This week Stereogum’s Managing Editor Michael Nelson penned an in-depth piece called CMJ Sure Seems to be Over. So How Come Nobody is Talking About It? In the article, he outlines the history of college radio stalwart CMJ (it dates back to 1978, when it began as a college radio chart report called College Media Journal) and its flagship music event, The CMJ Music Marathon (which has roots going back to 1981) and speculates about the future of the organization. More specifically, he argues that all signs point to CMJ not holding its annual Music Marathon this year.
In response to that, Pitchfork reports that CMJ CEO Adam Klein has stated “CMJ will absolutely happen this year,” adding that he told Pitchfork this week that, “We are very much alive and will be kicking!” Klein also released a statement that said, in part, “A little patience and a whole lot less wild and unsubstantiated speculation is what we need right now. CMJ will continue as an innovative force and a strong presence going forward. We’ll share more about our 2016 and 2017 program soon.”
It’s hard to know what to believe, but as I wrote back in June, there have been indications since early this year that changes were afoot at CMJ. The three CMJ staffers who I’d met at its College Day on Tour event last November had all left the company by June. Related to that, I’d noticed that CMJ was not carrying through with various plans that had been in the works, including additional regional College Day on Tour events (the first took place in Portland, Oregon and I had been told that a second one would occur in Chicago this spring) and additional episodes of the CMJ-themed radio show (three episodes were produced). CMJ’s public website has been stagnant since June and its last social media posts on Twitter and Facebook were on June 29. The CMJ Music Marathon page only contains information about the 2015 festival and requests for musician applications for a future event (which typically takes place in October) have not been posted.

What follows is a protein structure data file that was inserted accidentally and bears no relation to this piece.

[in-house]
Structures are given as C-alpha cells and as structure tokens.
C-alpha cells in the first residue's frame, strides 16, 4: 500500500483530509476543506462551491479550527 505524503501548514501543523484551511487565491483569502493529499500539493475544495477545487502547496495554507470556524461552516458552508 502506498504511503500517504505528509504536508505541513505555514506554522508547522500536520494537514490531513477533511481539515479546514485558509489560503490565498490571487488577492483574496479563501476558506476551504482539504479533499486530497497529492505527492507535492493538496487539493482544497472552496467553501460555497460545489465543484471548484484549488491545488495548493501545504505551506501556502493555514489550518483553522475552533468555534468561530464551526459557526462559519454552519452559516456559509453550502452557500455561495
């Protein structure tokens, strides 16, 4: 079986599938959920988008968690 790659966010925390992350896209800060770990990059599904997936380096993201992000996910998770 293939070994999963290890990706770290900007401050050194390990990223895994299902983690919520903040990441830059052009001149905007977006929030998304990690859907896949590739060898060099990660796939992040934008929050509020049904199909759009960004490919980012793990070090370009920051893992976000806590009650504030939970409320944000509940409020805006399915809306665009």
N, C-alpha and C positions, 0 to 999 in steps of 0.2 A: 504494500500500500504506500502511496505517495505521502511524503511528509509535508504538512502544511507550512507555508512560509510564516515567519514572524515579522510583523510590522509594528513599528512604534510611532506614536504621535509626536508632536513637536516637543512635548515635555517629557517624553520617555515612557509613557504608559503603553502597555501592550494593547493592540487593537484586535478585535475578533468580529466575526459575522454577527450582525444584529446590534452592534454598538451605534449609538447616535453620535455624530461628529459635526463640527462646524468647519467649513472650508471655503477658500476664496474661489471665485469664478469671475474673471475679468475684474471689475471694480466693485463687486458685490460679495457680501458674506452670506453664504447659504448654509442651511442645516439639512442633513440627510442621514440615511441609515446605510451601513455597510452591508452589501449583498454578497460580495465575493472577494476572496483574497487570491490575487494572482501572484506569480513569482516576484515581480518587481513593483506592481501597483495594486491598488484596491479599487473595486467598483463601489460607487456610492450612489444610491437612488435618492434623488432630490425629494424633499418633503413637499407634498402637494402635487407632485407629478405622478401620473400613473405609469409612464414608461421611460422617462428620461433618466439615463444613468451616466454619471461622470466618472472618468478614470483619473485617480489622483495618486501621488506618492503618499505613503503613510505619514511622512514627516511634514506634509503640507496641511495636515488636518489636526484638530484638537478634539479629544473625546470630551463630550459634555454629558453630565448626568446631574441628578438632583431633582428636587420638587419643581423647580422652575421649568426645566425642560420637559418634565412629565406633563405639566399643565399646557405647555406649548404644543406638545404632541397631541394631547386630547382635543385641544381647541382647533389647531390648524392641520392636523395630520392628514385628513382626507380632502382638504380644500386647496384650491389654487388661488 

For college radio stations, many of whom pay a subscription fee in order to have their top spins and playlists posted in CMJ’s propriety charts, this news comes at a tricky time at the start of the school year. Some stations plan budgets in order to accommodate trips to the New York City-based CMJ Music Marathon and I personally have great memories from the event, spanning many decades. There are always college radio-focused panels and in recent years an entire day was devoted to discussion of college radio. Beyond that, it’s a fun opportunity to get introduced to new music, with performances happening onsite during the conference and at venues all over New York.
College radio stations also rely on CMJ as a charting service and I was one of many who participated in the age-old Music Director ritual of tallying playlists in order to compile and send my “tops lists” to CMJ by their weekly deadline. By submitting charts to CMJ, many stations gain added exposure for their stations. Suddenly they are on a list that record labels, promoters and musicians can see and that often means that music will start flowing into a radio station’s mail tubs.